Policy

Bolivia notifies to the WTO its need to import Covid-19 vaccines using TRIPS flexibilities

Our Bureau New Delhi | Updated on May 13, 2021

TRIPS Agreement was amended through the 2005 protocol   -  Dado Ruvic

The country can look at the possibility of imports from 50 members including India

Bolivia has formally notified to the WTO its need to import Covid-19 vaccines as part of its pandemic response that may be allowed using flexibilities in WTO intellectual property rules

This opens up the possibility of importing the needed vaccines from any one of around 50 countries, including India, that have put in place necessary domestic laws providing for the production and export of medicines made under compulsory licence, said an official release of the WTO on Thursday.

“Bolivia notified the WTO it needed to import 15 million doses of a vaccine under the legal system introduced in a 2017 amendment to the Agreement on Trade-Related Aspects of Intellectual Property Rights (TRIPS). That amendment, which created Article 31bis of the TRIPS Agreement, provides an additional legal pathway for import-reliant countries to access affordable medicines, vaccines and other pharmaceutical products,” the statement pointed out.

No consent needed

Using compulsory licensing, a government allows someone else to produce a patented product or process without the consent of the patent owner to meet an emergency health crisis.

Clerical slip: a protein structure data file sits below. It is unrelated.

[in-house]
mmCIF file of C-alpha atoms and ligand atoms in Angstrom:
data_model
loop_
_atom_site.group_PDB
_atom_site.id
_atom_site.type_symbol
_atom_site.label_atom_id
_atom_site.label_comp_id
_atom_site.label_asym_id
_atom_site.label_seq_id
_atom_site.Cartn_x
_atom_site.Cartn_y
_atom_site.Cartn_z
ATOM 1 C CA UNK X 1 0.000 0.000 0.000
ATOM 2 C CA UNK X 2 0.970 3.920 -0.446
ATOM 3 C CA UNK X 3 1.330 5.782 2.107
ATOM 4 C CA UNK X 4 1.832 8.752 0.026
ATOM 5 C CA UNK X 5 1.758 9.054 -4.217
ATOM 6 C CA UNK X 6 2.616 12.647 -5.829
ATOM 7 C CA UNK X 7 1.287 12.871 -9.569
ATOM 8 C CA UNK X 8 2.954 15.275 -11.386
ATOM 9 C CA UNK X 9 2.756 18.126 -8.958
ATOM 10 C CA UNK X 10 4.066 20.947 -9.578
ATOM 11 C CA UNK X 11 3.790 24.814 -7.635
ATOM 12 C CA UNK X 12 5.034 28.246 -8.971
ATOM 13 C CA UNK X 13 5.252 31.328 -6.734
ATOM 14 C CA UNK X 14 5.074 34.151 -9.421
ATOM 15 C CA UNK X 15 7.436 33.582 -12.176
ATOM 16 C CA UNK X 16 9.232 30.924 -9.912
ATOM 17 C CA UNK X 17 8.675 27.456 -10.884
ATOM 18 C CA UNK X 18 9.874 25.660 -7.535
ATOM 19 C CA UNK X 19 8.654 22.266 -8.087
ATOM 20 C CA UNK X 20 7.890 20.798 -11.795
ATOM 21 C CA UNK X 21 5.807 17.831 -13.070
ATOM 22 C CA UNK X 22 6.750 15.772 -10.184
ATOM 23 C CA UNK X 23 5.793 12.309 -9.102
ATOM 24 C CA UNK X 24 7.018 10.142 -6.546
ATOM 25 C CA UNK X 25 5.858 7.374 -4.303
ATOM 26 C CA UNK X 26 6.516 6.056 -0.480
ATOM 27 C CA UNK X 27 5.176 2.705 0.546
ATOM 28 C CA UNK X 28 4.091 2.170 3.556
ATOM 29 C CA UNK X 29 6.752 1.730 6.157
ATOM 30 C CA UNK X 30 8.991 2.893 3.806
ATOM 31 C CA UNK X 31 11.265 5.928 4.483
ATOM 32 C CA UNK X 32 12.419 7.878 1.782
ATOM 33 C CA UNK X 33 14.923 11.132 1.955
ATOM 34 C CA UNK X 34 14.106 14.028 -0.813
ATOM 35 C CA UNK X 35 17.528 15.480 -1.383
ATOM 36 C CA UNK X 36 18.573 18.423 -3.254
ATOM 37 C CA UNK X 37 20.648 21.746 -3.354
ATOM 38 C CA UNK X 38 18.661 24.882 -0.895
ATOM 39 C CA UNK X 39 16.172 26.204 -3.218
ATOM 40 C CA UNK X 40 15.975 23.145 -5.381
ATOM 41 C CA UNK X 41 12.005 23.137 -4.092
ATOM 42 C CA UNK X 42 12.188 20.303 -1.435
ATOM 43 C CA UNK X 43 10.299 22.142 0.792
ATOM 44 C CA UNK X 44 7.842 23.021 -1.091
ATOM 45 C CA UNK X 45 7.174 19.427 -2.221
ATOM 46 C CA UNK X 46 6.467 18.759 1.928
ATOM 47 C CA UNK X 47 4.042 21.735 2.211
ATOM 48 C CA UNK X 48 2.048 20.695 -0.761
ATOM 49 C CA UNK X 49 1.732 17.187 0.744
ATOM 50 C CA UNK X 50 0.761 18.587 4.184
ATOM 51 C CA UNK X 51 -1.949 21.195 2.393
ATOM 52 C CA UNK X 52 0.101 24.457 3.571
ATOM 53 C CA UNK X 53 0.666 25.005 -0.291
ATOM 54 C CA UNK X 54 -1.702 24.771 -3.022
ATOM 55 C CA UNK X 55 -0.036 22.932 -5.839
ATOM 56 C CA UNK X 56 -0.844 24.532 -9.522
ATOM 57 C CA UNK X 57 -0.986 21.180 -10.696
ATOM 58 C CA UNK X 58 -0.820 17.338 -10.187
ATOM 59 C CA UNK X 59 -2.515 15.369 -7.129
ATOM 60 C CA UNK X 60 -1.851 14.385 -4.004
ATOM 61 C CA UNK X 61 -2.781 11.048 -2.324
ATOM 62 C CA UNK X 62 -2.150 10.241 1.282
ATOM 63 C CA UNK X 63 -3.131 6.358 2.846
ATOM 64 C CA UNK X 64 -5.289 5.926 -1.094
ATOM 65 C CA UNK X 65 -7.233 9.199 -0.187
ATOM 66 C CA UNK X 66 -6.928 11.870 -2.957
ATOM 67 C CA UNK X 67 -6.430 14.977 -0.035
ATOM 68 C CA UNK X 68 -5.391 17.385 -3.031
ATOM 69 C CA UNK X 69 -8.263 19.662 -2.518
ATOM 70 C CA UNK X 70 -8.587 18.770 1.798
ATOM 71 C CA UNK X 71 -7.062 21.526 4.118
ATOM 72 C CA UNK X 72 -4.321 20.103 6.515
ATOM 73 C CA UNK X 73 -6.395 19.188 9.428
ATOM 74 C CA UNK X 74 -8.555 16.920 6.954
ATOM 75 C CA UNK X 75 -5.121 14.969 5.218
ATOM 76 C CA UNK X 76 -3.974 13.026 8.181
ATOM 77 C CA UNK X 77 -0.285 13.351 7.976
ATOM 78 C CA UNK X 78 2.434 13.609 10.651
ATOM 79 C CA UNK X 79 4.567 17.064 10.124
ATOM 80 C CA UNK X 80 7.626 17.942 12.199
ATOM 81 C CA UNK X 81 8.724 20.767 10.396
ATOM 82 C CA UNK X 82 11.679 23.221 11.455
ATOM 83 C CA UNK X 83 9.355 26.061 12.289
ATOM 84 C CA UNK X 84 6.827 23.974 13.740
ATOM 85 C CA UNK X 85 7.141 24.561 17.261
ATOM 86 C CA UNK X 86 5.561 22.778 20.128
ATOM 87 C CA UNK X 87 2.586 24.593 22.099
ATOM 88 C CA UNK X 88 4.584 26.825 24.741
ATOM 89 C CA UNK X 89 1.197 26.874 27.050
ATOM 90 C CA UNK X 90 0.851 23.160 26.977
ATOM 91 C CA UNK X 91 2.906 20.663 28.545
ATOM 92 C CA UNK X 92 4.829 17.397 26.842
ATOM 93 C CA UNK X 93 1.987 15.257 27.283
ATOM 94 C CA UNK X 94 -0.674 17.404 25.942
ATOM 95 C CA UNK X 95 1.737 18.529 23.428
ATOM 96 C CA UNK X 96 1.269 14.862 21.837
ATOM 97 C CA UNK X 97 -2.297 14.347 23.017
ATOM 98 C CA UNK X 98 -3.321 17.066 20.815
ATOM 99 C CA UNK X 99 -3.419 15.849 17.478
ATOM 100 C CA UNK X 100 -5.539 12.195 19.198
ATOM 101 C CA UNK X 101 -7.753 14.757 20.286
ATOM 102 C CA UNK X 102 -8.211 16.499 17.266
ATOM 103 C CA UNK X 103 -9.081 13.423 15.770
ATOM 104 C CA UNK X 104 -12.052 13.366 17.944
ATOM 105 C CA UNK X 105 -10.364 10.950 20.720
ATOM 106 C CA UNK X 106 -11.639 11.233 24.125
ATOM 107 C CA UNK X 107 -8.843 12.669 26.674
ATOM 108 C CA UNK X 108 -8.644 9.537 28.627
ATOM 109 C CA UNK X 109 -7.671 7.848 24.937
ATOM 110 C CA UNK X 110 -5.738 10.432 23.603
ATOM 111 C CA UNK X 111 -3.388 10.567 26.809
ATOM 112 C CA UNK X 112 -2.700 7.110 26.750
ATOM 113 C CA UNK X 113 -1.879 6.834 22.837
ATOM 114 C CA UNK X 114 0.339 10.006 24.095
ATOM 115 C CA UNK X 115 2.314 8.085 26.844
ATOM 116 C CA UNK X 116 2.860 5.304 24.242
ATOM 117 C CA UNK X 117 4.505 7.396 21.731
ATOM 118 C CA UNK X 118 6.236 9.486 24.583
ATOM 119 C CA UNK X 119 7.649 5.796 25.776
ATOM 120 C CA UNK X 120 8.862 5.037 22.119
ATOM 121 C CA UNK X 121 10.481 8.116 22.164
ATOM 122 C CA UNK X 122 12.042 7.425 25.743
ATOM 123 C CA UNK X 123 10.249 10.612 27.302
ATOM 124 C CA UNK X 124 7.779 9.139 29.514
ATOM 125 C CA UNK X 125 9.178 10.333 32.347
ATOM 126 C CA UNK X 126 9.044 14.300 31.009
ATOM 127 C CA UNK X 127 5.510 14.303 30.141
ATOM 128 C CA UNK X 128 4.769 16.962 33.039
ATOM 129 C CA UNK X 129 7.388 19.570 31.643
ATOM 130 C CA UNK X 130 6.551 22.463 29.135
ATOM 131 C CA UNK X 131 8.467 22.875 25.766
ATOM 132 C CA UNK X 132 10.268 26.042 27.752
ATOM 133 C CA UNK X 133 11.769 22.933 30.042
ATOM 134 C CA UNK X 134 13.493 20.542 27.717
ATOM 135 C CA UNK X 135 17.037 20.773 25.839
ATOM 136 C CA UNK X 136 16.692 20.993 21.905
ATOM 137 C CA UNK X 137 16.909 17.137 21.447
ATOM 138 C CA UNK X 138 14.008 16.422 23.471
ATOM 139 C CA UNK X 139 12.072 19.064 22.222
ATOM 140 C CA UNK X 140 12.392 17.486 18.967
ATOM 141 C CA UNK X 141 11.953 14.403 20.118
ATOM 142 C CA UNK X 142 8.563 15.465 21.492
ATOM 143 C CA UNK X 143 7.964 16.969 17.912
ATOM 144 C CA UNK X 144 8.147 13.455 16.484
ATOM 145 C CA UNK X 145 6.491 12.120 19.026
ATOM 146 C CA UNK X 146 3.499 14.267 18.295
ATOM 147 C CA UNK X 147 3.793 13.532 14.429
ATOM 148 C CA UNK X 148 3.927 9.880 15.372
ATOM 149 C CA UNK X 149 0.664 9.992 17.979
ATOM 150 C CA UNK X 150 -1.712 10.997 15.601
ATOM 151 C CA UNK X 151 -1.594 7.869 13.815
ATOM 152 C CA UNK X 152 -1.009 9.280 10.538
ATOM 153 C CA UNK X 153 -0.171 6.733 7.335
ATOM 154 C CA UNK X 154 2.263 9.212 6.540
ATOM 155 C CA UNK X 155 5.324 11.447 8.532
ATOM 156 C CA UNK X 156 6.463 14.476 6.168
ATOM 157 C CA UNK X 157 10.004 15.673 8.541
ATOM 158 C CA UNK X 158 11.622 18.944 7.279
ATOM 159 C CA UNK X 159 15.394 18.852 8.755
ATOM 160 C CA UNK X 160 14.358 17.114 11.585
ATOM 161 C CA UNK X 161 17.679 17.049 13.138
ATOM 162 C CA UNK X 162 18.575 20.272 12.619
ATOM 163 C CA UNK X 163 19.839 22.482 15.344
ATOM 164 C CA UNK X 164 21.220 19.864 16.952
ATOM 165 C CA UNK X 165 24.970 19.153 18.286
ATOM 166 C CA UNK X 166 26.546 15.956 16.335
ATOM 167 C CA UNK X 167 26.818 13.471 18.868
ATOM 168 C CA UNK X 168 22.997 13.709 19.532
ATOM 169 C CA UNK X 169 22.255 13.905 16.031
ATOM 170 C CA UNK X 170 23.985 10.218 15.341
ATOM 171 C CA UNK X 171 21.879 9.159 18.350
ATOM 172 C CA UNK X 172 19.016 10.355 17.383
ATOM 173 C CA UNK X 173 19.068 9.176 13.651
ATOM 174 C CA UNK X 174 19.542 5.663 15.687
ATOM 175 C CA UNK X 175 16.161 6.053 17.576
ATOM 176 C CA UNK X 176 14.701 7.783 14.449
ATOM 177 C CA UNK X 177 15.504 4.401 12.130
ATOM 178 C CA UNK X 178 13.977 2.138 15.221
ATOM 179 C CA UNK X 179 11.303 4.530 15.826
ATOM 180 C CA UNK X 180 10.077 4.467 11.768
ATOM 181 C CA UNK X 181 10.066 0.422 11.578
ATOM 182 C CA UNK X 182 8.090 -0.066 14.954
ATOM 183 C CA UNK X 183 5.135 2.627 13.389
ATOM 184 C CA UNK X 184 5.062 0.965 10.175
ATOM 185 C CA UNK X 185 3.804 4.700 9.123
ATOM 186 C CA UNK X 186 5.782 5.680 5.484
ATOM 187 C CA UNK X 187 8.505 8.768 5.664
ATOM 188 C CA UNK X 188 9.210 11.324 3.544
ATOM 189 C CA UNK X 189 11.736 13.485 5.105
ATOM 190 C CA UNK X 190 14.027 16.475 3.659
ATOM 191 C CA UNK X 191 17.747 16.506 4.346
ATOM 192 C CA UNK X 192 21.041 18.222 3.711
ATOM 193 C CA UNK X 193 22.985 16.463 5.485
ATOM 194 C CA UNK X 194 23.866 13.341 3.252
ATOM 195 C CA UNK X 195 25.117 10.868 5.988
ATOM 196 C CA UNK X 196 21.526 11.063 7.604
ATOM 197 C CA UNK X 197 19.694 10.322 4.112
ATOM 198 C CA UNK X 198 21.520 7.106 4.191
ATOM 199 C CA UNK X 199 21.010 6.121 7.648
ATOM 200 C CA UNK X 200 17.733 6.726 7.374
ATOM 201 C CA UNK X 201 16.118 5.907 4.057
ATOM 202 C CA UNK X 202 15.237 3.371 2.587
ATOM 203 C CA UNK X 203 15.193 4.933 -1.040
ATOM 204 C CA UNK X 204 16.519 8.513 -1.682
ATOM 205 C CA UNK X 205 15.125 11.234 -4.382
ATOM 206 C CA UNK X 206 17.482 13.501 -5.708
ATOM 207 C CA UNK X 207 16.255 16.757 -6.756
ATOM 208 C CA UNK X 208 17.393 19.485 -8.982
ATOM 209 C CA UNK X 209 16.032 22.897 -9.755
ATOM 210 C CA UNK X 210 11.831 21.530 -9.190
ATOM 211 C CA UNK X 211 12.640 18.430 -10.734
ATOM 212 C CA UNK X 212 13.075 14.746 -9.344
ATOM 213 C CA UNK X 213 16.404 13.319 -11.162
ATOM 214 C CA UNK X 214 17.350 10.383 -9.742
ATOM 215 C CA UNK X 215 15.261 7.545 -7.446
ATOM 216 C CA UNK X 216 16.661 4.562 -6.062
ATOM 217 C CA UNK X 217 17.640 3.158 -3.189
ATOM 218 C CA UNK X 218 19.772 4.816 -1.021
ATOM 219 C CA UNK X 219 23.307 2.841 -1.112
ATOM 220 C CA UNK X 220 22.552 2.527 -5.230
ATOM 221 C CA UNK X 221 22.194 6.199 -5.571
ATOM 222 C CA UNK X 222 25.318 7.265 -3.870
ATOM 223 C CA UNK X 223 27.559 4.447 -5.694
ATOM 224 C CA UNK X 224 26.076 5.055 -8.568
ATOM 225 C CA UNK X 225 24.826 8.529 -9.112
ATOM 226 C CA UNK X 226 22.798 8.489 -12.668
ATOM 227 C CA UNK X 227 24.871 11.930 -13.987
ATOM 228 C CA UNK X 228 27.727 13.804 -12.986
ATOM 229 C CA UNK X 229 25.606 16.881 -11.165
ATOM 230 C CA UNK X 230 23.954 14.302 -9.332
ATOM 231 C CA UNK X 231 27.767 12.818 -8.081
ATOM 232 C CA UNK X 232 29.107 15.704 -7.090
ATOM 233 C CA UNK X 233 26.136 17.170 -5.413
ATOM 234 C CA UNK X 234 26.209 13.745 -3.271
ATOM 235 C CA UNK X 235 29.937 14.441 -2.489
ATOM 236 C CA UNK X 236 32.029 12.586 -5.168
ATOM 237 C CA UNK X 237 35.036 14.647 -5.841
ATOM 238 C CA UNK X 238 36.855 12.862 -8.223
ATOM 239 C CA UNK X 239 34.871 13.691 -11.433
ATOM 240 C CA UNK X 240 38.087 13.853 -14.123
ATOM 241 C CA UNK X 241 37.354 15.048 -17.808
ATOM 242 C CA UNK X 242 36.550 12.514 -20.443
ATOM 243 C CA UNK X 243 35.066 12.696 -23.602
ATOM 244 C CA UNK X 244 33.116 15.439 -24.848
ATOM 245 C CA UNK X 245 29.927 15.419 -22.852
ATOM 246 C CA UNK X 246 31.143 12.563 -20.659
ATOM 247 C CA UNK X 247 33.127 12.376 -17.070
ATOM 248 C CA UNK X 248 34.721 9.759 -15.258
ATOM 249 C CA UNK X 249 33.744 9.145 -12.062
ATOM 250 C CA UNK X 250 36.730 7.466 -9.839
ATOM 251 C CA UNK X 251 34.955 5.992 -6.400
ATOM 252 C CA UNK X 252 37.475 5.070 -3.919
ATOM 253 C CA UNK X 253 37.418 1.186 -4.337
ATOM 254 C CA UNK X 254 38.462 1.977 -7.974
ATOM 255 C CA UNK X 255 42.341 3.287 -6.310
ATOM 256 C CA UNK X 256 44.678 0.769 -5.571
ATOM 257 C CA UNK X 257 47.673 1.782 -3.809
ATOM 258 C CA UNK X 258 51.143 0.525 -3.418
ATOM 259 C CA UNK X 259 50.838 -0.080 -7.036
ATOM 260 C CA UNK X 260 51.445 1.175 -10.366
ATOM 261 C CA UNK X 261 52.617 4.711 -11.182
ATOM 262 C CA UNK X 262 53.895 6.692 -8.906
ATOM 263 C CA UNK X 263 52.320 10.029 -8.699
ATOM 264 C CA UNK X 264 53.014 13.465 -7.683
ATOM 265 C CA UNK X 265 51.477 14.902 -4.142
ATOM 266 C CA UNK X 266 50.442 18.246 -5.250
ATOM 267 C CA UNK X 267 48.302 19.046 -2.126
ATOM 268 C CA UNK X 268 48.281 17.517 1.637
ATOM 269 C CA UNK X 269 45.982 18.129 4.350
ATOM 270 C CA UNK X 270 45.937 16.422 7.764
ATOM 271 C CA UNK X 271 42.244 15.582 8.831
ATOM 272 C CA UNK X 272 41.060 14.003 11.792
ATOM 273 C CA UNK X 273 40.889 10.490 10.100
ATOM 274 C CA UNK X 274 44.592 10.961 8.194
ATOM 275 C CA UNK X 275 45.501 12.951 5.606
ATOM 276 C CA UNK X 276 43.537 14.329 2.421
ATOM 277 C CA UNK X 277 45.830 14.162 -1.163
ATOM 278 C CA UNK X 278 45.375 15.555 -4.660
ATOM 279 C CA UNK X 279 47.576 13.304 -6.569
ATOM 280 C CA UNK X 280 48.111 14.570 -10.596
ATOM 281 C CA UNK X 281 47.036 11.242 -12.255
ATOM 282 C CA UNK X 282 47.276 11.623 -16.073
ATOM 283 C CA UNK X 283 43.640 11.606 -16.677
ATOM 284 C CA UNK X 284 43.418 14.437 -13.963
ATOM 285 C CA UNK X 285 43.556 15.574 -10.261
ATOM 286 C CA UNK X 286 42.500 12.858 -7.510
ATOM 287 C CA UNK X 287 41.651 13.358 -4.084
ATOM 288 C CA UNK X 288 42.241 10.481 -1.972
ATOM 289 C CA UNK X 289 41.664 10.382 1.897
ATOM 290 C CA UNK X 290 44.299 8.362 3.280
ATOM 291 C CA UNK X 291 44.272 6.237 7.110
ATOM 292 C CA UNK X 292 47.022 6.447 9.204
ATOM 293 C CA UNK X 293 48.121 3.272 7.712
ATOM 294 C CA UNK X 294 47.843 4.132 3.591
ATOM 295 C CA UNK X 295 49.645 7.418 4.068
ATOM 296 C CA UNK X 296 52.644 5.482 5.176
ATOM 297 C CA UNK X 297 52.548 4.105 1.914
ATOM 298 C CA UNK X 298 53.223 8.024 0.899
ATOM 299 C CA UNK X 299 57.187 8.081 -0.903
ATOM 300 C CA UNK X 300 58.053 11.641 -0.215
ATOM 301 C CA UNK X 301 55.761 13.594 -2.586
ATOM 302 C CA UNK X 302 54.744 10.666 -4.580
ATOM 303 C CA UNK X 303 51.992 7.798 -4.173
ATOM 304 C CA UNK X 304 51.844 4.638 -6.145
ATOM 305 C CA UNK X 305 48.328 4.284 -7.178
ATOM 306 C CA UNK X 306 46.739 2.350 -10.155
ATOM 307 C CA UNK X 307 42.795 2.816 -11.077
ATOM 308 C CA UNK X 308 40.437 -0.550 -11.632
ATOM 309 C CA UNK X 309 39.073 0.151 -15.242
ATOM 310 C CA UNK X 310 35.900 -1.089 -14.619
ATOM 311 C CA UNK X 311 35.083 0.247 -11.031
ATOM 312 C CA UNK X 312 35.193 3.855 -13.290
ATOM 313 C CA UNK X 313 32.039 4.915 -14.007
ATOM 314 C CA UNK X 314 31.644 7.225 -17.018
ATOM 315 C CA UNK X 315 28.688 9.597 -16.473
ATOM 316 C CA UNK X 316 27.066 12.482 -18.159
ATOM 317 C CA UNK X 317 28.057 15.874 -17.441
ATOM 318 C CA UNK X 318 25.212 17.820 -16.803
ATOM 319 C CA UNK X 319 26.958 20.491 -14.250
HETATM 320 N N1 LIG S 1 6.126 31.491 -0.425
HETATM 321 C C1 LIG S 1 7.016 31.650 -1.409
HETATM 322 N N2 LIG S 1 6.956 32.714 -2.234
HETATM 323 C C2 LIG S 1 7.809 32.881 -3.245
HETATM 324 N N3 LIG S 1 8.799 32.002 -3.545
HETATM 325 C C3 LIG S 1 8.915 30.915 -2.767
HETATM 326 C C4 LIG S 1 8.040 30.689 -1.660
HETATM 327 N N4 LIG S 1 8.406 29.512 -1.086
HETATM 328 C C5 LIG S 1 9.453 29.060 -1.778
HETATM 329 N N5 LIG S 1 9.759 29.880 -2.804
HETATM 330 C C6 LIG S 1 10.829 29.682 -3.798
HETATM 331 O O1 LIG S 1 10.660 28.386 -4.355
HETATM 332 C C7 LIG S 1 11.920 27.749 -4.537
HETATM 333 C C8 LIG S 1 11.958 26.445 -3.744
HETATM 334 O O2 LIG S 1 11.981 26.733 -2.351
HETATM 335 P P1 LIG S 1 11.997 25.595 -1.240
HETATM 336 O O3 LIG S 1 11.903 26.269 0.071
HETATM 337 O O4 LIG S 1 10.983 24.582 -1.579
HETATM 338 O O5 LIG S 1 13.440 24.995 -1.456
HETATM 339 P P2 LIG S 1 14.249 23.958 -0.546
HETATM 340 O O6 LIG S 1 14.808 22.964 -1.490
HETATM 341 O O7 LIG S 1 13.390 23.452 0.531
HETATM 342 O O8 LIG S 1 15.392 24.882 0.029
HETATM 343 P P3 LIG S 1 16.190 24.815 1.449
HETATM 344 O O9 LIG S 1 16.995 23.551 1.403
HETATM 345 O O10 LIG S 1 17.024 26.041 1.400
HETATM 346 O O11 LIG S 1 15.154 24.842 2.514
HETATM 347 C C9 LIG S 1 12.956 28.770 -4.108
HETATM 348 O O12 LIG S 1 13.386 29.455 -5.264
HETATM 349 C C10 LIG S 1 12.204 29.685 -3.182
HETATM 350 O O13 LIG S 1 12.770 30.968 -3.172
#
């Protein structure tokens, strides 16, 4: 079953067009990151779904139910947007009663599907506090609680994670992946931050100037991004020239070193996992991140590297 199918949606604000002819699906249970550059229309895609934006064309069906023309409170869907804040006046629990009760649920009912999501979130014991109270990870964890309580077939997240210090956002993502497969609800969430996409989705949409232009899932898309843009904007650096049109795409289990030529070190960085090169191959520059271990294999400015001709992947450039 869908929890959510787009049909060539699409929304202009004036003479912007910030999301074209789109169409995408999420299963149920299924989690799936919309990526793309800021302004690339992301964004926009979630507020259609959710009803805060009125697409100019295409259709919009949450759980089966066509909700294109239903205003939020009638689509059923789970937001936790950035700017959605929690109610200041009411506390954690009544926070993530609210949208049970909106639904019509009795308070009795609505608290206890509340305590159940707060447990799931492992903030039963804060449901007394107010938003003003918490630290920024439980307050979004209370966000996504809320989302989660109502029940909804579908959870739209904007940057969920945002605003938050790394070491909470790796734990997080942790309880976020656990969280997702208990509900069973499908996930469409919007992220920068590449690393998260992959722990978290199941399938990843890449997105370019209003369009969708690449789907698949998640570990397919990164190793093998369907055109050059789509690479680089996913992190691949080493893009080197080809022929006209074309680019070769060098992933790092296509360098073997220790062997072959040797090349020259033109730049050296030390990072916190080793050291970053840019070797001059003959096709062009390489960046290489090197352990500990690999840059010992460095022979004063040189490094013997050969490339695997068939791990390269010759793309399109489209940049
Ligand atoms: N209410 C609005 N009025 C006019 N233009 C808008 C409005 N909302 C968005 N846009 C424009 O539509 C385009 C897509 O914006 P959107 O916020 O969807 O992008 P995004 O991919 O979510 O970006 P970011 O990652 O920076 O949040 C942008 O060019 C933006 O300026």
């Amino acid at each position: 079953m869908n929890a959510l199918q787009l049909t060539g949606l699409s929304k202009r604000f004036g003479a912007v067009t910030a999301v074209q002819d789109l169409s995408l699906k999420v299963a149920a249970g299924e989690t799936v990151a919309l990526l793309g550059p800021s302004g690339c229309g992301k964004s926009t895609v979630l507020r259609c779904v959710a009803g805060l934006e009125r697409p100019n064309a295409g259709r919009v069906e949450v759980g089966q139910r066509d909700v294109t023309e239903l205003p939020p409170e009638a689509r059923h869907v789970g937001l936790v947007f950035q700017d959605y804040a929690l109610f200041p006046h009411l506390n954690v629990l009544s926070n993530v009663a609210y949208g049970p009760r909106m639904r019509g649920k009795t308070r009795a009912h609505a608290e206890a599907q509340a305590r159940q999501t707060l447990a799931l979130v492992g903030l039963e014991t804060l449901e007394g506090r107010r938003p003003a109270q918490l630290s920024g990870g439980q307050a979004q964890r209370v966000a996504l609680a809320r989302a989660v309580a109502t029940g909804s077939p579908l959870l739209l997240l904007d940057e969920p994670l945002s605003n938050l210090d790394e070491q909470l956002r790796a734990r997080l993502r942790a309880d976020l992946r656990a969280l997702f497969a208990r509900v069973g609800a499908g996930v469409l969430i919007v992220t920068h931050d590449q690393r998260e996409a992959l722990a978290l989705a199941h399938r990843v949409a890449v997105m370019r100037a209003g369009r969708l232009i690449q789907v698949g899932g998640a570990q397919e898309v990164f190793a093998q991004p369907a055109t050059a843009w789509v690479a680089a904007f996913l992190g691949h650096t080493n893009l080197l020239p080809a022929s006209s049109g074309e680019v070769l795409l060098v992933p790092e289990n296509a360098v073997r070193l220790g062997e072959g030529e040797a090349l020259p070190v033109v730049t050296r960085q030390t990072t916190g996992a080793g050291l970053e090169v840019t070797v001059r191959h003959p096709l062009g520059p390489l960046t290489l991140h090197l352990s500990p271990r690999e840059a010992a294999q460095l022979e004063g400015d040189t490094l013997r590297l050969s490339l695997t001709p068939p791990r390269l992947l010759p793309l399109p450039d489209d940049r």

The TRIPS Agreement was amended through the Protocol of December 6, 2005 that entered into force on January 23, 2017. These provided the legal basis for WTO members to grant special compulsory licences exclusively for the production and export of affordable generic medicines to other members that cannot domestically produce the needed medicines in sufficient quantities for their patients (Article 31bis).

In February this year, Bolivia had notified to the WTO that it intended to exercise the flexibilities under the amendment.

“This is an example of a WTO member seeking to make use of available tools under the TRIPS Agreement to respond to the Covid-19 pandemic, even as members seek to expand the range of options through the TRIPS waiver proposal,” said Antony Taubman, Director of the WTO’s Intellectual Property Division. “This step provides one practical component of what could be a wider process of countries signalling urgent and unmet needs and encouraging a combined, coordinated response by international partners.”

The TRIPS flexibilities is criticised on the ground that it is too cumbersome and difficult to implement. The 2005 TRIPs amendment has been used once more than a decade back in 2007 when Canada supplied generic antiretroviral drugs to Rwanda. The process, however, took up a long time and many criticised the amendment for being overly bureaucratic, costly and complicated.

“The WTO Secretariat has been encouraged by members in the TRIPS Council to provide any necessary technical assistance to facilitate use of the system to import pharmaceutical products manufactured under compulsory licence,” the statement said.

Published on May 13, 2021

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